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United ONLY in their opposition to Al-Shabaab | Abdinasir Egal

The recent bombings in Kampala can be characterized as being Al-Shabaab’s waterloo. Al-Shabaab has made strategic blunder by internationalizing the Somali conflict. As of late, some in the foreign policy circles were encouraging the Obama administration to adopt what they termed “constructive disengagement”. It has become all too clear for the United States policy makers that the Transitional Federal Government (TFG) is incapable and unwilling to resuscitate the Somali State. This is sentiment echoed by Professor Ken Menkhaus at hearing before the House Committee on Foreign Affairs in June 17, 2010 and by Jeffrey Gettleman of New York Times in a interview with PBS NEWSHOUR. Some policy makers were even entertaining the idea of the United States living with the presence of Al-Shabaab or their eventual takeover of Somalia. Any notion of coexistence is over now in light of the Kampala twin attacks and the “constructive disengagement” policy is being shelved. Already, President Obama promised to “redouble” efforts against Al-Shabaab. President Museveni made good on Obama’s promise by announcing that Ugandan government will send 2000 more troops to Mogadishu. New term is being floated to describe this “new” approach towards Al-Shabaab. This is called “constructive engagement” (euphuism for foreign intervention). If history is anything to go by, there is nothing constructive about foreign intervention in Somalia. The country is again at crossroads and ramifications of any intervention will be felt beyond the Somali borders.

Somalia might again find itself at the place it was in 2006.The stakes are now even higher for Somalis living both in and outside the country. What will Somalia’s political players make of this new reality? We can with degree of certainty predict how Al-Shabaab, the West and their African counterparts will react but what about domestic players? The most significant of the domestic players are the TFG, Ahlu Sunnah Waljama, Somaliland, Puntland, Galmudug, the Somali Diaspora, the deposed warlords and the general public. What will these players do if the offensive against Al-Shabaab intensifies and Al-Shabaab’s power is either severely diminished or completely eliminated? Will they talk together and work towards common goal in order to save both their country and nation? Every Somali must ask him/herself these questions and contemplate. We must also revisit history and see if the current situation bears any semblance to the past.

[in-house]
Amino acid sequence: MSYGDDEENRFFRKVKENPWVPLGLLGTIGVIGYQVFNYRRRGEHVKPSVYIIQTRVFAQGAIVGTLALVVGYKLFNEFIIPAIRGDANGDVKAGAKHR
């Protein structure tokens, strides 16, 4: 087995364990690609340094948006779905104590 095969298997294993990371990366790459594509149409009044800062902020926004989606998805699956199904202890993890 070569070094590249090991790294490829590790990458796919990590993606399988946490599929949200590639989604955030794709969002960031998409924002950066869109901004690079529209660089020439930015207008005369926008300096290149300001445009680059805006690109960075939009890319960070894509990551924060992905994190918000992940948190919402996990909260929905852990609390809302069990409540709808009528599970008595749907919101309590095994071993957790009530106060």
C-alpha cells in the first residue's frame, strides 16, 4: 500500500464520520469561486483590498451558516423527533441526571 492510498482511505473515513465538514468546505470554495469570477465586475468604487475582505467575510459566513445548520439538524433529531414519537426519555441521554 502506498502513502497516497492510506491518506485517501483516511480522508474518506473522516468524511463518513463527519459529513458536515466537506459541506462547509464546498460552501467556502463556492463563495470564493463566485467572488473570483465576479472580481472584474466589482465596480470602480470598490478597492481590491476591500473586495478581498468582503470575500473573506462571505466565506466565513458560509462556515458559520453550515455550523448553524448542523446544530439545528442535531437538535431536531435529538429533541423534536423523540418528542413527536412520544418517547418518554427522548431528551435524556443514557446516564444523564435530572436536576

It was 1991 when the Somali State imploded and the Barre regime was ousted. The government was overthrown by slew of rebel movements that drew their support from specific tribes. All rebels had one common goal which was to oust President Barre. The general public championed Barre’s ouster. Success came when the President finally vacated Villa Somalia. However his departure caused more problems than it solved. This was largely due to lack of common vision and goal among the tribally-affiliated rebel movements. People prayed for an end to Barre’s regime but nobody ever asked themselves who and what will replace Barre’s administration? To illustrate the situation which Somalia faced in 1991, we must take look at the leadership of the rebel movements. The leadership consisted of men who were after power and were willing to whip tribal passions into frenzy of murder. They had no strategy in cooling off tribal passions and saving their nation from self-destruction. They believed in zero-sum game. General Aidid Farah, Colonel Abdullah Yusuf, Colonel Omar Jees and Abdirahman Tuur exemplified the Somali leadership. The public in their hasty to rid themselves of the Barre regime bought into the message that was being dictated to them by the leadership of that era. Nobody asked themselves what would life be like after the Barre regime is gone? To be fair, during his reign, Siyad Barre have eliminated, imprisoned, or maliciously discredited all Somali leaders that had any national following. Somalia was without national leader. Somalis must now ask themselves the questions generations before forget to ask? Who and what will replace Al-Shabaab? Any answer has to consider the quality and the vision of those Somali leaders and political entities that oppose Al-Shabaab. There is one commonality that unites them and that is their opposition to Al-Shabaab. Regardless of your loyalty to one group, think dispassionately about the Somali situation and ask yourself who has my best interest in their heart?

Abdinasir Egal


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